consolidation is the second most common radiographic pattern (30%).
This pattern is caused by tumor growth along the framework of
peripheral airways and alveoli, combined with mucoid secretions.
Air bronchograms and air alveolograms are characteristic, but not
specific, features. A pattern of focal or multifocal nodularity can
result from involvement of one or more acini, and when confluent,
can resemble non-neoplastic conditions, such as pneumonia,
aspiration, or edema (Figure 5). However, the clinical course of
bronchioalveolar carcinoma is more chronic, and without signs and
symptoms of infection. The consolidative pattern has a poorer
prognosis than the solitary nodular pattern. Bronchorrhea (copious
white mucoid or watery expectoration), once considered the clinical
hallmark of this disease, is an unusual and late manifestation seen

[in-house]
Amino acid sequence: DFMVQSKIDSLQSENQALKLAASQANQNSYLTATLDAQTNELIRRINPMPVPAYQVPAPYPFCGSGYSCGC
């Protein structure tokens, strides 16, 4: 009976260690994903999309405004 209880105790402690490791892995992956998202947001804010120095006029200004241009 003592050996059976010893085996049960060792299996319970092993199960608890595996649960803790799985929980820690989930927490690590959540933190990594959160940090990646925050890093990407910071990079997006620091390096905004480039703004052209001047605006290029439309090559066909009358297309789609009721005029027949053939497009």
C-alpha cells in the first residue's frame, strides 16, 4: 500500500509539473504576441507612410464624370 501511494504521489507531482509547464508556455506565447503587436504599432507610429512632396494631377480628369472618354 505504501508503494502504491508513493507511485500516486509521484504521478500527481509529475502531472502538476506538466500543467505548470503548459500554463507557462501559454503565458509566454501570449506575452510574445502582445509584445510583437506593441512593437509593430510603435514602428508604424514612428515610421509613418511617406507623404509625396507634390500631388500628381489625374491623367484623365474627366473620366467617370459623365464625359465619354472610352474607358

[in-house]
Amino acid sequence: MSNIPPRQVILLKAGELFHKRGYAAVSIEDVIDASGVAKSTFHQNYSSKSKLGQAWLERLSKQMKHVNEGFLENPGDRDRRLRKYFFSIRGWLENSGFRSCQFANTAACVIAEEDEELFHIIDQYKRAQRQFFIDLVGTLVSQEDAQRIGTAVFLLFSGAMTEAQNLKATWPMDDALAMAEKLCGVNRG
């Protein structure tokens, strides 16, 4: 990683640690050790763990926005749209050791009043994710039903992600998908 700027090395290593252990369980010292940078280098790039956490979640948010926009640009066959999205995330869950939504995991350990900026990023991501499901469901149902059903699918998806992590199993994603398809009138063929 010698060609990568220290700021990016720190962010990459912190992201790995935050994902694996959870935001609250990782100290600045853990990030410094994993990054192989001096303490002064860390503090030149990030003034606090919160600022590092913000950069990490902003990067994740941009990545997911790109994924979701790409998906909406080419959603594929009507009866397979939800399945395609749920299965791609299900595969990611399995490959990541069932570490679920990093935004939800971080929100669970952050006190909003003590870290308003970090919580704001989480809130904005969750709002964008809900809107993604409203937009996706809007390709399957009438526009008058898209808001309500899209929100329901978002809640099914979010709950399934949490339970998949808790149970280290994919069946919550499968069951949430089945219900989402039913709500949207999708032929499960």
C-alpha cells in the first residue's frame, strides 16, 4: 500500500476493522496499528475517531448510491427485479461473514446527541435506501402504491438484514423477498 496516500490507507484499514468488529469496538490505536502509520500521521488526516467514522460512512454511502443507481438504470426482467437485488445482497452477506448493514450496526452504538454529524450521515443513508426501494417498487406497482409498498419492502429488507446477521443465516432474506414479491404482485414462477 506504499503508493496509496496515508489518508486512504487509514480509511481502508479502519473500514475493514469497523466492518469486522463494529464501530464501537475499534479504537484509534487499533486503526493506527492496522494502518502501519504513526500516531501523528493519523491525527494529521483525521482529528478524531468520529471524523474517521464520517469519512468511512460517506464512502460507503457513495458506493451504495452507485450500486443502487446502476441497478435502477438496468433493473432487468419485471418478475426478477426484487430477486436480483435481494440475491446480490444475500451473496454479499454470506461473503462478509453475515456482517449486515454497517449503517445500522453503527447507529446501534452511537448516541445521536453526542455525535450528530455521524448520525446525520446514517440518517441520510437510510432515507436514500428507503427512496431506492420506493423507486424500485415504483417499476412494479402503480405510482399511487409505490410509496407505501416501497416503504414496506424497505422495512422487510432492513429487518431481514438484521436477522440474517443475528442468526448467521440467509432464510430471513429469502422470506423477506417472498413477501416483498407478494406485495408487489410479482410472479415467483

only with diffuse bronchioalveolar carcinoma.
Hilar and/or mediastinal adenopathy is sometimes the sole
manifestation of lung cancer. Small-cell carcinoma tends to have
bulky, central adenopathy with a relatively inconspicuous separate
primary lung parenchymal site, but all cell types can have
metastatic spread centrally. Careful inspection of the normal
contours, lines, and stripes that classically define the
mediastinum may reveal enlargement of the aortopulmonary window,
right paratracheal thickening or soft-tissue density, a double
density adjacent to the aortic knob, or an abnormal convexity in
the azygoesophageal recess, all of which are frequent findings of
mediastinal metastasis of lung carcinoma.
The lateral film can be especially helpful in the evaluation of
suspicious increased hilar or mediastinal density.
Intrathoracic spread of lung carcinoma is not limited solely to
mediastinal and hilar adenopathy. The pleura, chest wall, heart,
great vessels, diaphragm, and nerves are additional structures that
can be involved secondarily. Such involvement significantly impacts
tumor staging, treatment, and prognosis. Pleural involvement
usually manifests as a pleural effusion, with or without pleural
masses. Pleural effusion (either free-flowing or loculated) implies
seeding by tumor, but a nonmalignant effusion can result from
central lymphatic obstruction, or a coincidental benign cause, such